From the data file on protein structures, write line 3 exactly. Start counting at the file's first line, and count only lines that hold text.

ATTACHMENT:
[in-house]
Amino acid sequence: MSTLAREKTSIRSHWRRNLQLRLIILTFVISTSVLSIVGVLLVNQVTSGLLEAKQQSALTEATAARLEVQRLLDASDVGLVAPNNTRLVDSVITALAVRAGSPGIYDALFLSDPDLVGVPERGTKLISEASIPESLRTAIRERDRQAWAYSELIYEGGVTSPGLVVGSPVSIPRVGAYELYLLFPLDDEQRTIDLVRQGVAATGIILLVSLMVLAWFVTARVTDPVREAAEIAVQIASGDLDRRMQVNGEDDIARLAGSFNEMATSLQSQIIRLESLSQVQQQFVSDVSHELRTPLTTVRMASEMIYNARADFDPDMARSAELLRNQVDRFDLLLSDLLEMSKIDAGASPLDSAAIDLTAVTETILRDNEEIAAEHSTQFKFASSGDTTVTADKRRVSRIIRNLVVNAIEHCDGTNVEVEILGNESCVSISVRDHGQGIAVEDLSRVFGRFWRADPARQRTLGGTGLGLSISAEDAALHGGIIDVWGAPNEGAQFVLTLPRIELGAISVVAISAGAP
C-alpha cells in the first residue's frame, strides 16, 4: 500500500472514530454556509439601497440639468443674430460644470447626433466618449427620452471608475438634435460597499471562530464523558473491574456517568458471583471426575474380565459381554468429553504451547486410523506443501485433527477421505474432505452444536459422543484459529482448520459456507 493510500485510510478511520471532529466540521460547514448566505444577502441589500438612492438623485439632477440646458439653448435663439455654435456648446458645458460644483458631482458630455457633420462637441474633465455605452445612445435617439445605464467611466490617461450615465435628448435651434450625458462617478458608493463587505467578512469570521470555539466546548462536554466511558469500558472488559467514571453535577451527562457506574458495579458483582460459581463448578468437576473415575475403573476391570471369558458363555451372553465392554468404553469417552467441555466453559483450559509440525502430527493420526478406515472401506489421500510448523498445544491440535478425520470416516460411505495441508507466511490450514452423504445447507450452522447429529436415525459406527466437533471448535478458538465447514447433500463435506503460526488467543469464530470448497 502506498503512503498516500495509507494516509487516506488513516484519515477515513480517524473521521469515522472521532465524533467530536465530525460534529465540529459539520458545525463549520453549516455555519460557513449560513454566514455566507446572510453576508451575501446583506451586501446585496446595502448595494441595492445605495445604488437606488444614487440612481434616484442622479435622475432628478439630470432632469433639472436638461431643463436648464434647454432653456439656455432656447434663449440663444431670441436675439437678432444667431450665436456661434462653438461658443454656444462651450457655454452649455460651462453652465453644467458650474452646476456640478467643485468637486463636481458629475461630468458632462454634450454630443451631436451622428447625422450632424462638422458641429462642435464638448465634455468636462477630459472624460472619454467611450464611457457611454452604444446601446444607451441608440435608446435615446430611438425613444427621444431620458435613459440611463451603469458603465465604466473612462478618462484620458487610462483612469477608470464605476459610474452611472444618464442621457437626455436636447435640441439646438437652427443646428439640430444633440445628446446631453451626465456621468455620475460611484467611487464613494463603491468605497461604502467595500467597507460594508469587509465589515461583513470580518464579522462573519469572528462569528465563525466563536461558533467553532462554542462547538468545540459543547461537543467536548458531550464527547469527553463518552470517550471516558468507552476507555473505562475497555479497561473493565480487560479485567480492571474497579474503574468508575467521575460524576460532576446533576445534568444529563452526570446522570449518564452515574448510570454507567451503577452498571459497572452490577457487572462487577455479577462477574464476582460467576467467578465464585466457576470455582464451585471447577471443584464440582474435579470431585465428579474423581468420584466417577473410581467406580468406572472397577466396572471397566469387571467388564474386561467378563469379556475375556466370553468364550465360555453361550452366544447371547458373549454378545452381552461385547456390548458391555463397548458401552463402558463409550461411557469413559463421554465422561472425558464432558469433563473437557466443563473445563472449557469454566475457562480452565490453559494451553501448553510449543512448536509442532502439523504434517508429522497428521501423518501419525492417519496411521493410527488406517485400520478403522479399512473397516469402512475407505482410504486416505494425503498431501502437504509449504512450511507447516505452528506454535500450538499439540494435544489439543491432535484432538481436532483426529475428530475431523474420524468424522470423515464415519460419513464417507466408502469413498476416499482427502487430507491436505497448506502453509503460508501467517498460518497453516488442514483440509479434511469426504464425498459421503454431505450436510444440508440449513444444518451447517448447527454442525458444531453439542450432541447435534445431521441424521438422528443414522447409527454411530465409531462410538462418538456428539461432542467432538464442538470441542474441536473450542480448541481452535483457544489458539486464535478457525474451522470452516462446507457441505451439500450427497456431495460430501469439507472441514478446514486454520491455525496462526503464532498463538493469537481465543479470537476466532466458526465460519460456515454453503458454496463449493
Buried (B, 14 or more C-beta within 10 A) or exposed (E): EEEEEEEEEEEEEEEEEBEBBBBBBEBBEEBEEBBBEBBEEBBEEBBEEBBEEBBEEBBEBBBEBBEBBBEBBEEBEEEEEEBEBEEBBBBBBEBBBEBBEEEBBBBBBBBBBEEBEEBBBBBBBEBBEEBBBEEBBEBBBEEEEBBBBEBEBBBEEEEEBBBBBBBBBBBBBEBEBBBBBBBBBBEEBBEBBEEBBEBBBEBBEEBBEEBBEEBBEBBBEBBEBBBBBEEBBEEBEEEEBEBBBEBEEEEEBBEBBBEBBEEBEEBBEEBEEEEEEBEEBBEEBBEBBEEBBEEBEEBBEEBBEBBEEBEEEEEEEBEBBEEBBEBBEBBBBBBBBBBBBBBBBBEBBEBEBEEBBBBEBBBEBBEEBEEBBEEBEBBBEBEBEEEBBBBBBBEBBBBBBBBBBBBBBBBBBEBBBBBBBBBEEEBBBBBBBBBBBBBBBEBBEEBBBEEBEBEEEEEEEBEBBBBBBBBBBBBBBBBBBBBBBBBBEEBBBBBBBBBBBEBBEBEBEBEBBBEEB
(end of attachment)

C-alpha cells in the first residue's frame, strides 16, 4: 500500500472514530454556509439601497440639468443674430460644470447626433466618449427620452471608475438634435460597499471562530464523558473491574456517568458471583471426575474380565459381554468429553504451547486410523506443501485433527477421505474432505452444536459422543484459529482448520459456507 493510500485510510478511520471532529466540521460547514448566505444577502441589500438612492438623485439632477440646458439653448435663439455654435456648446458645458460644483458631482458630455457633420462637441474633465455605452445612445435617439445605464467611466490617461450615465435628448435651434450625458462617478458608493463587505467578512469570521470555539466546548462536554466511558469500558472488559467514571453535577451527562457506574458495579458483582460459581463448578468437576473415575475403573476391570471369558458363555451372553465392554468404553469417552467441555466453559483450559509440525502430527493420526478406515472401506489421500510448523498445544491440535478425520470416516460411505495441508507466511490450514452423504445447507450452522447429529436415525459406527466437533471448535478458538465447514447433500463435506503460526488467543469464530470448497 502506498503512503498516500495509507494516509487516506488513516484519515477515513480517524473521521469515522472521532465524533467530536465530525460534529465540529459539520458545525463549520453549516455555519460557513449560513454566514455566507446572510453576508451575501446583506451586501446585496446595502448595494441595492445605495445604488437606488444614487440612481434616484442622479435622475432628478439630470432632469433639472436638461431643463436648464434647454432653456439656455432656447434663449440663444431670441436675439437678432444667431450665436456661434462653438461658443454656444462651450457655454452649455460651462453652465453644467458650474452646476456640478467643485468637486463636481458629475461630468458632462454634450454630443451631436451622428447625422450632424462638422458641429462642435464638448465634455468636462477630459472624460472619454467611450464611457457611454452604444446601446444607451441608440435608446435615446430611438425613444427621444431620458435613459440611463451603469458603465465604466473612462478618462484620458487610462483612469477608470464605476459610474452611472444618464442621457437626455436636447435640441439646438437652427443646428439640430444633440445628446446631453451626465456621468455620475460611484467611487464613494463603491468605497461604502467595500467597507460594508469587509465589515461583513470580518464579522462573519469572528462569528465563525466563536461558533467553532462554542462547538468545540459543547461537543467536548458531550464527547469527553463518552470517550471516558468507552476507555473505562475497555479497561473493565480487560479485567480492571474497579474503574468508575467521575460524576460532576446533576445534568444529563452526570446522570449518564452515574448510570454507567451503577452498571459497572452490577457487572462487577455479577462477574464476582460467576467467578465464585466457576470455582464451585471447577471443584464440582474435579470431585465428579474423581468420584466417577473410581467406580468406572472397577466396572471397566469387571467388564474386561467378563469379556475375556466370553468364550465360555453361550452366544447371547458373549454378545452381552461385547456390548458391555463397548458401552463402558463409550461411557469413559463421554465422561472425558464432558469433563473437557466443563473445563472449557469454566475457562480452565490453559494451553501448553510449543512448536509442532502439523504434517508429522497428521501423518501419525492417519496411521493410527488406517485400520478403522479399512473397516469402512475407505482410504486416505494425503498431501502437504509449504512450511507447516505452528506454535500450538499439540494435544489439543491432535484432538481436532483426529475428530475431523474420524468424522470423515464415519460419513464417507466408502469413498476416499482427502487430507491436505497448506502453509503460508501467517498460518497453516488442514483440509479434511469426504464425498459421503454431505450436510444440508440449513444444518451447517448447527454442525458444531453439542450432541447435534445431521441424521438422528443414522447409527454411530465409531462410538462418538456428539461432542467432538464442538470441542474441536473450542480448541481452535483457544489458539486464535478457525474451522470452516462446507457441505451439500450427497456431495460430501469439507472441514478446514486454520491455525496462526503464532498463538493469537481465543479470537476466532466458526465460519460456515454453503458454496463449493